Ben Affleck lays it all on the line in The Way Back, the incredibly moving and gut-wrenching character study of a man lost in his personal abyss of addiction and depression and who has one final shot at redemption.
Former High School basketball phenom Jack Cunningham (Ben Affleck), struggling with alcoholism, is offered a coaching job at his alma mater. As the team starts to win, he may have a reason to confront his old demons. But will it be enough to set him on the road to redemption?
When it comes to delivering dramatics that hit home director Gavin O’Conner is always a terrific filmmaker to turn to. Throughout his career, O’Conner has delivered a wide variety of extremely memorable and poignant films such as Miracle, Pride & Glory and Warrior and has crafted a reputation for producing extremely moving cinema. But his work on The Way Back takes this to a whole new level, and in my own opinion, O’Conner delivers not only the best film of his career but also one of the most moving pieces of cinema you’ll witness all year. The Way Back is a film that pulls no punches with its subject matter of addiction and the personal abyss of one man, and O’Conner grounds the film in a contemporary blue-collar relevance that many people will find familiar, and this focus on reality is what makes it so poignant.
O’Conner analyses some major themes in The Way Back such as addiction, guilt, depression and redemption and he doesn’t sugarcoat the self-harm or the consequences that affect Ben Affleck’s, Jack Cunningham. Jack’s severely unhealthy addiction to alcohol has left him as a man who is hanging out just above the bottom, and O’Conner and Affleck do not shy away from the depths of despair that alcohol can cause to both the dependent and those who are around them. The Way Back is a film that is completely sobering to the core and O’Conner’s upfront focus on the dangers of addiction is a real gut punch for audiences.
The Way Back is completely Ben Affleck’s movie and the actor bears his own cross in this film with a performance that is full-on and comprehensive and in my mind is likely his best performance to date. It’s common knowledge that Affleck suffered through a bitter divorce and multiple bouts of alcoholism, and he places all of this pain and anguish into protagonist Jack Cunningham. In relation to the character, Jack is a complete has-been as the washed-out former basketball player who turns to a life of drinking to dull the pain and whom is haunted a secret tragedy that destroyed his life. When he’s suddenly thrust into the responsibility of coaching his former team he’s got to get his act together and quickly. Both in Jack and Affleck you see a man who is fighting to overcome his demons and who knows that this is his last chance to do it right. It’s all on the line here and he can’t afford to stuff it up.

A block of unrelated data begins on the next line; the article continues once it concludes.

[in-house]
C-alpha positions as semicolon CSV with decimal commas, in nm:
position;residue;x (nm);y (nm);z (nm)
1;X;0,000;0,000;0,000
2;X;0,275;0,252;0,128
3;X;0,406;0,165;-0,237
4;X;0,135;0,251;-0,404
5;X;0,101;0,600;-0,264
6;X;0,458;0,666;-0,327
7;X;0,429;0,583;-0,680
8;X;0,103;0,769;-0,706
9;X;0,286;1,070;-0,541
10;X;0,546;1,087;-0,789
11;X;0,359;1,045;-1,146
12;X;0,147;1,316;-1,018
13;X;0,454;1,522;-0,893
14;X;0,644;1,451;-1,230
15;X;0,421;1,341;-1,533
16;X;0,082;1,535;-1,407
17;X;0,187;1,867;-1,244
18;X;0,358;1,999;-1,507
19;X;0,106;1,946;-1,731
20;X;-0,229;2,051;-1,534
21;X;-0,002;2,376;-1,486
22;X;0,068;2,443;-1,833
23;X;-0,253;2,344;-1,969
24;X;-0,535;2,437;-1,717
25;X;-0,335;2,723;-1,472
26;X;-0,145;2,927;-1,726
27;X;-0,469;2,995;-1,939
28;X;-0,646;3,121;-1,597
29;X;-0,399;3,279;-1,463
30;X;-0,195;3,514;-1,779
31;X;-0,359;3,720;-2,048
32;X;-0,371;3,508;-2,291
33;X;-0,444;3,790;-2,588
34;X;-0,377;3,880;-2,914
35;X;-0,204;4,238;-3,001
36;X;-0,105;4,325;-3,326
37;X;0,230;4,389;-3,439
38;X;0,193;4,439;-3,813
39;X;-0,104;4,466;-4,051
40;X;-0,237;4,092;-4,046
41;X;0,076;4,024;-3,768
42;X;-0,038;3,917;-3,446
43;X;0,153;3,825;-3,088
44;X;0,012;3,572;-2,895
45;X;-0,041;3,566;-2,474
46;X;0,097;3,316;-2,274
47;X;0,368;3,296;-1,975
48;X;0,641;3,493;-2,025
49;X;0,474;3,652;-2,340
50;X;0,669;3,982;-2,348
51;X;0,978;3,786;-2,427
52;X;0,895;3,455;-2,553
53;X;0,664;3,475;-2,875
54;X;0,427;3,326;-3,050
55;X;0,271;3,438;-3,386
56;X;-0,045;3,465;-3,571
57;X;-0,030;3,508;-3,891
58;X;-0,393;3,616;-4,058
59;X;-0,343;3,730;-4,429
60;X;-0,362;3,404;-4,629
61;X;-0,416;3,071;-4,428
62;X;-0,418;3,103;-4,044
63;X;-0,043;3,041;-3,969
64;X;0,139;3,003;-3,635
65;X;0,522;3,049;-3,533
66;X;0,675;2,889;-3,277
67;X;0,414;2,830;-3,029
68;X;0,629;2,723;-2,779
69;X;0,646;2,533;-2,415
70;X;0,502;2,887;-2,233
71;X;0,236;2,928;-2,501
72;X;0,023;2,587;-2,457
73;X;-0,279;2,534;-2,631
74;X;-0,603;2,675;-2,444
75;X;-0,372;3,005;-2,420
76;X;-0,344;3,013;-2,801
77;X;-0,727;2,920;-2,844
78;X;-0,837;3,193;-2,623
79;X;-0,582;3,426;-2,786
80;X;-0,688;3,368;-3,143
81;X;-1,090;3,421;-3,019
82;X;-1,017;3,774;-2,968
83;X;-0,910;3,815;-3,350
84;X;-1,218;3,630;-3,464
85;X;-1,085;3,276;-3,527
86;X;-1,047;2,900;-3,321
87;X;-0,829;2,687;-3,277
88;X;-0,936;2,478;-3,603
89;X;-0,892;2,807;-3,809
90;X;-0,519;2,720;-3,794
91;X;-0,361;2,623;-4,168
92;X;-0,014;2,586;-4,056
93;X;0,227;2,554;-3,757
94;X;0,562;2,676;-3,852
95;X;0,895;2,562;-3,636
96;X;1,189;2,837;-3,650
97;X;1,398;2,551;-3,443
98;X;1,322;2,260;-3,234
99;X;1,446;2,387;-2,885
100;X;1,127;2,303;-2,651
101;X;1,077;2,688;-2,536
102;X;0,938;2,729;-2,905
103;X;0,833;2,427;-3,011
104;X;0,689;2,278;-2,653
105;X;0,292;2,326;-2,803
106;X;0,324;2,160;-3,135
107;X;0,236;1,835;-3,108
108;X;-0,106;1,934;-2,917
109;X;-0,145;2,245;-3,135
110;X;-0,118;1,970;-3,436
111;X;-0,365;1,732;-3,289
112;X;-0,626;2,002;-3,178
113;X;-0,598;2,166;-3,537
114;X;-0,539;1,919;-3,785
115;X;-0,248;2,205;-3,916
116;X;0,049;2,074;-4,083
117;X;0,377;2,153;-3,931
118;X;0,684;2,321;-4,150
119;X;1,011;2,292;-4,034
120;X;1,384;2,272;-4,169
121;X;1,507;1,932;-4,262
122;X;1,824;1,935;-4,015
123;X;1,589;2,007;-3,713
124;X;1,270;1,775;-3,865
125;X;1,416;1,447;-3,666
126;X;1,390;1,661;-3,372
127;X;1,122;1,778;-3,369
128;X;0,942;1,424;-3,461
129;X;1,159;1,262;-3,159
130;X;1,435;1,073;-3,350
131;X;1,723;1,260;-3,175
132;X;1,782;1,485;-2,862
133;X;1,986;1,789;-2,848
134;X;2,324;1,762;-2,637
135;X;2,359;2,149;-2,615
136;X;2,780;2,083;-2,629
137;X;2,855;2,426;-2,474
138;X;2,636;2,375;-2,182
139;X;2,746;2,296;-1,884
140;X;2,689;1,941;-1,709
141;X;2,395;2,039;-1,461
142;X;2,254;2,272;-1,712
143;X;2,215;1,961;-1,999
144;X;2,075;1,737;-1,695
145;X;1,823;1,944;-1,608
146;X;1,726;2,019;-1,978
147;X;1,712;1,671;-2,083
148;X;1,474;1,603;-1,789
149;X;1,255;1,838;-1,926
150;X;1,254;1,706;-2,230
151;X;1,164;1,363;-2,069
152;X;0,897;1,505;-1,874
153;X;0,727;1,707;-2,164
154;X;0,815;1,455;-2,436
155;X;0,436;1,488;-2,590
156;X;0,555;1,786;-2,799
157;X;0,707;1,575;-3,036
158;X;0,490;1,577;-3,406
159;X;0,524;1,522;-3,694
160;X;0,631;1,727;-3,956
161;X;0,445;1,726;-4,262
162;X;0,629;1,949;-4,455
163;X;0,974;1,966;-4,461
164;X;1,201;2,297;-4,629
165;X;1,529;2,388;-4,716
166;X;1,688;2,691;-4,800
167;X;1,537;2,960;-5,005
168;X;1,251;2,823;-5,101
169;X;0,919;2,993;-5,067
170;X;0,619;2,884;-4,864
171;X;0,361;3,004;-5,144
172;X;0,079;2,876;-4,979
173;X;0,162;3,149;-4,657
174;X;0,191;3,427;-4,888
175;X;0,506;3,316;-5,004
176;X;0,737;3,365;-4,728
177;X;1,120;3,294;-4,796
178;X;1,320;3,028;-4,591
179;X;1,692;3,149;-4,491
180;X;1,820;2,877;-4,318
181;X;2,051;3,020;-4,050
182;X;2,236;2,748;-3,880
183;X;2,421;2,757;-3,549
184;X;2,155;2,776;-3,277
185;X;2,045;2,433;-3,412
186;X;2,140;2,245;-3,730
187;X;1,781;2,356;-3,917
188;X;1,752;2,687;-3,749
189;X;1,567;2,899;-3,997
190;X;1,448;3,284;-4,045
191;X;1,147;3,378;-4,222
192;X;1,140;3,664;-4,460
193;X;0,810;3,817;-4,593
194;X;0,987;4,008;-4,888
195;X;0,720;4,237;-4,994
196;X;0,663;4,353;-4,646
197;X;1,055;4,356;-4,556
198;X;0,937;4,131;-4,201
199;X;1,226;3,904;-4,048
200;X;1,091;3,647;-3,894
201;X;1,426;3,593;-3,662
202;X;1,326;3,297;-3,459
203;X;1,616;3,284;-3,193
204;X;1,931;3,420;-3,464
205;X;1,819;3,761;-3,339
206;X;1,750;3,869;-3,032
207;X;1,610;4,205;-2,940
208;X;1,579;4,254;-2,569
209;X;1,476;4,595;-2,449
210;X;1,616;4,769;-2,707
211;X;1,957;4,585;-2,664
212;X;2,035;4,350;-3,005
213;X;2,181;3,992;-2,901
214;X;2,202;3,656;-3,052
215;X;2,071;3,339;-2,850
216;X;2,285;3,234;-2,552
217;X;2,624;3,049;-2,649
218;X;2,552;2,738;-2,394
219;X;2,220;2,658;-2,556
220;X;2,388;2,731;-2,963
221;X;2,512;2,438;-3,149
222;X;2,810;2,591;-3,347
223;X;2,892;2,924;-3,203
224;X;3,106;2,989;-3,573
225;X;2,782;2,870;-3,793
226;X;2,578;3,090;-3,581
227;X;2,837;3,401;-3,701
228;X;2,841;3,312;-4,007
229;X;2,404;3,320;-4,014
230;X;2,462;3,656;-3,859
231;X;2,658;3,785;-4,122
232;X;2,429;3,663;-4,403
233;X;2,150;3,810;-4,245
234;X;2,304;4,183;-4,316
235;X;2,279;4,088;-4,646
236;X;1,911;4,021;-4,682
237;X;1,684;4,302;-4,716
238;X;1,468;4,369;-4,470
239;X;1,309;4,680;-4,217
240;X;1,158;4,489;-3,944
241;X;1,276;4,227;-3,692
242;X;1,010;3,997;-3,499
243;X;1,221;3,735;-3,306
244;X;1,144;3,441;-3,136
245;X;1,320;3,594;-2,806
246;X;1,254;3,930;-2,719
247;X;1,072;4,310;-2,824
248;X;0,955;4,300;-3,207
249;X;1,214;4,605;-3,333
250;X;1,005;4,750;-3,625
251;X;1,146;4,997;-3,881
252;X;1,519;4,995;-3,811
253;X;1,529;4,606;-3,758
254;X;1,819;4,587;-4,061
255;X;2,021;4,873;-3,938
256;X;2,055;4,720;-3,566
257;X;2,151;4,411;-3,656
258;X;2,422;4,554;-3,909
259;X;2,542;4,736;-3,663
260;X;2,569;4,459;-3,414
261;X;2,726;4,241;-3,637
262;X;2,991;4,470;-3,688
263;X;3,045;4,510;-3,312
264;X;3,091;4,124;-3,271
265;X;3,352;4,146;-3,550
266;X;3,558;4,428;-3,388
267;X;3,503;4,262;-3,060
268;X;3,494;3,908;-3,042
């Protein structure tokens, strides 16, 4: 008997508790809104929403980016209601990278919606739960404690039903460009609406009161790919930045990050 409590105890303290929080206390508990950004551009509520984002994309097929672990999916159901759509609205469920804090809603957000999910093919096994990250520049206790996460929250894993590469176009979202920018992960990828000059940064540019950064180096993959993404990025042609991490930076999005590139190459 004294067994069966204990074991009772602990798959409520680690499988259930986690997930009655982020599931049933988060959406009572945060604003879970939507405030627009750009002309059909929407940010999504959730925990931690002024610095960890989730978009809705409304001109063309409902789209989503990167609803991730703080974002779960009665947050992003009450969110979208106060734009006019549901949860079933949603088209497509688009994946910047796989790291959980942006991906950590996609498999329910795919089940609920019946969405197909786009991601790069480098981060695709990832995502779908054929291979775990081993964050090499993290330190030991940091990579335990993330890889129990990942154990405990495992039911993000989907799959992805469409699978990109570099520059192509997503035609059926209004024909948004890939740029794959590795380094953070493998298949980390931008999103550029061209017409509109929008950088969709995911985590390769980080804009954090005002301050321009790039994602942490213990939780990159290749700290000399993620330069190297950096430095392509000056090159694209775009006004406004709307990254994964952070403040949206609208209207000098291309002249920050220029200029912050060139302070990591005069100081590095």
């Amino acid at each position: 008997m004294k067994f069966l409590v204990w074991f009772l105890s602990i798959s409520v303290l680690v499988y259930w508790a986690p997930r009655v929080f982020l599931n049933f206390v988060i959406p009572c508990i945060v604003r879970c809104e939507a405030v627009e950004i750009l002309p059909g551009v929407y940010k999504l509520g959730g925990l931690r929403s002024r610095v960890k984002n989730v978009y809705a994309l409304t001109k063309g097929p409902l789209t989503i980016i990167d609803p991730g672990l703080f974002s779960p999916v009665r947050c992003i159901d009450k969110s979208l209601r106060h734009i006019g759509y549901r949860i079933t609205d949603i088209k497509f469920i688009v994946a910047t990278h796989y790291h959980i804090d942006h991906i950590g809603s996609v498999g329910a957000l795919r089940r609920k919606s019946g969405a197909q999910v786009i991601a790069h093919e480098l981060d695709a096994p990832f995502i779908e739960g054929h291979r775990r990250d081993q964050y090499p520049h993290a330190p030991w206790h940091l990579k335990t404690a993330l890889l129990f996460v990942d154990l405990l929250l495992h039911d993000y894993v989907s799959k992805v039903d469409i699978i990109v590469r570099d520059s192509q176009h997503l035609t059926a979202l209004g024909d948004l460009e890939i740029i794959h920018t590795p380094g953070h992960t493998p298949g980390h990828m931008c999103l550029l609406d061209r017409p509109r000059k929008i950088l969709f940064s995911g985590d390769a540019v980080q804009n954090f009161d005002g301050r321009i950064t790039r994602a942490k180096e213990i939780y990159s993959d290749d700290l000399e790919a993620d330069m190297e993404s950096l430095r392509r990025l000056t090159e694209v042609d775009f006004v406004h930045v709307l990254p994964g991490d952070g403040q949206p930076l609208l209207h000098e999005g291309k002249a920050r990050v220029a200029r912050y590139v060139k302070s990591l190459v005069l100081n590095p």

The concept of the sports movie and the game of basketball are also of extreme importance to the success and relevance of The Way Back, and it’s here where O’Conner and Affleck get creative. O’Conner has an understanding of the sports movie, and he uses the genre to his advantage with the film’s narrative and the emotions of the audience. This particularly works its way into the film’s third act, which I won’t go into for possible spoilers, but which completely changes up the narrative in a very interesting, and completely unexpected way and gives this film even more punch. This third act change is the work of a director who is in full control of his film and who wants to craft something with impact, and with this narrative shift, he certainly does just that.
Alongside both the direction of O’Conner and Affleck, praise must also be lauded upon cinematographer Eduard Grau. Grau is the genius behind works such as A Single Man (which in my opinion is the most beautiful film ever shot) and Buried and he brings his talented eye to bear on this significant story, which he captures with an almost documentary style and a colour palette of earthy tones that focuses in on the film’s blue-collar nature and makes it that much more accessible and relatable. The score of composer Rob Simonsen also helps to build out the emotional weight of this film, and it’s a score that hits its audience with an equal mix of heavy lows and hopeful highs that promise a path to redemption.
The Way Back is an incredibly powerful piece of cinema and it’s a most excellent return to form for Ben Affleck. He completely bears his soul with this performance and this redemptive story is a fitting reflection of his own road to recovery.
Image: Roadshow Films